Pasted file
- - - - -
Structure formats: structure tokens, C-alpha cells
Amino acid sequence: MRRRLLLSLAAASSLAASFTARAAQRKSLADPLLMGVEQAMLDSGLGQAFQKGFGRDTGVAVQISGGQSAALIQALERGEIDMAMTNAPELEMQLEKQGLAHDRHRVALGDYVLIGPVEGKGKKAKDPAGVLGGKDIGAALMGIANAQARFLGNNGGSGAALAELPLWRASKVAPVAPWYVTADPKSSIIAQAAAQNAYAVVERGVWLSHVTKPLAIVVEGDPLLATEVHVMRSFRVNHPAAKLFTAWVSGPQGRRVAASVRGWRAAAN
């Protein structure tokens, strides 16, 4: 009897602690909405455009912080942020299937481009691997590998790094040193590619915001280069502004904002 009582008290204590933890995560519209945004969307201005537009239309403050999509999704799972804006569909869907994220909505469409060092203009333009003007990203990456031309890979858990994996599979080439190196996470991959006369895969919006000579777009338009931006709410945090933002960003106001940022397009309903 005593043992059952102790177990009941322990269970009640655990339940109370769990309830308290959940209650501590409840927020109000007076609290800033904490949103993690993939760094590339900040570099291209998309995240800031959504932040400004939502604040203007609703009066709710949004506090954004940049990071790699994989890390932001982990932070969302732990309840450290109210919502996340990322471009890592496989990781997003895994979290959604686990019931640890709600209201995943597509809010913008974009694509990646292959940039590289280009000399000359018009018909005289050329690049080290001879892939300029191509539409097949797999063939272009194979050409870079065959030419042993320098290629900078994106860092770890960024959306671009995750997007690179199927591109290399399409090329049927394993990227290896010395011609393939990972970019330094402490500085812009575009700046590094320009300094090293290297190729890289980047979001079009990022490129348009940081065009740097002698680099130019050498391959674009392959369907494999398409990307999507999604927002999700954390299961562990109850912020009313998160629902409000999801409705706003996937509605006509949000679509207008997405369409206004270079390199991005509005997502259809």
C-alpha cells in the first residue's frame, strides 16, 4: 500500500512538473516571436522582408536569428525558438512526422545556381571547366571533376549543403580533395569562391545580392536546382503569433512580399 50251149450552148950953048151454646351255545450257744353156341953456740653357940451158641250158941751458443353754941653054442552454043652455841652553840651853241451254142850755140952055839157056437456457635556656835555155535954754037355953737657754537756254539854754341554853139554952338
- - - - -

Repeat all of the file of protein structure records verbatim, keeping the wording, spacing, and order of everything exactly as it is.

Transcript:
Structure formats: structure tokens, C-alpha cells
Amino acid sequence: MRRRLLLSLAAASSLAASFTARAAQRKSLADPLLMGVEQAMLDSGLGQAFQKGFGRDTGVAVQISGGQSAALIQALERGEIDMAMTNAPELEMQLEKQGLAHDRHRVALGDYVLIGPVEGKGKKAKDPAGVLGGKDIGAALMGIANAQARFLGNNGGSGAALAELPLWRASKVAPVAPWYVTADPKSSIIAQAAAQNAYAVVERGVWLSHVTKPLAIVVEGDPLLATEVHVMRSFRVNHPAAKLFTAWVSGPQGRRVAASVRGWRAAAN
């Protein structure tokens, strides 16, 4: 009897602690909405455009912080942020299937481009691997590998790094040193590619915001280069502004904002 009582008290204590933890995560519209945004969307201005537009239309403050999509999704799972804006569909869907994220909505469409060092203009333009003007990203990456031309890979858990994996599979080439190196996470991959006369895969919006000579777009338009931006709410945090933002960003106001940022397009309903 005593043992059952102790177990009941322990269970009640655990339940109370769990309830308290959940209650501590409840927020109000007076609290800033904490949103993690993939760094590339900040570099291209998309995240800031959504932040400004939502604040203007609703009066709710949004506090954004940049990071790699994989890390932001982990932070969302732990309840450290109210919502996340990322471009890592496989990781997003895994979290959604686990019931640890709600209201995943597509809010913008974009694509990646292959940039590289280009000399000359018009018909005289050329690049080290001879892939300029191509539409097949797999063939272009194979050409870079065959030419042993320098290629900078994106860092770890960024959306671009995750997007690179199927591109290399399409090329049927394993990227290896010395011609393939990972970019330094402490500085812009575009700046590094320009300094090293290297190729890289980047979001079009990022490129348009940081065009740097002698680099130019050498391959674009392959369907494999398409990307999507999604927002999700954390299961562990109850912020009313998160629902409000999801409705706003996937509605006509949000679509207008997405369409206004270079390199991005509005997502259809």
C-alpha cells in the first residue's frame, strides 16, 4: 500500500512538473516571436522582408536569428525558438512526422545556381571547366571533376549543403580533395569562391545580392536546382503569433512580399 50251149450552148950953048151454646351255545450257744353156341953456740653357940451158641250158941751458443353754941653054442552454043652455841652553840651853241451254142850755140952055839157056437456457635556656835555155535954754037355953737657754537756254539854754341554853139554952338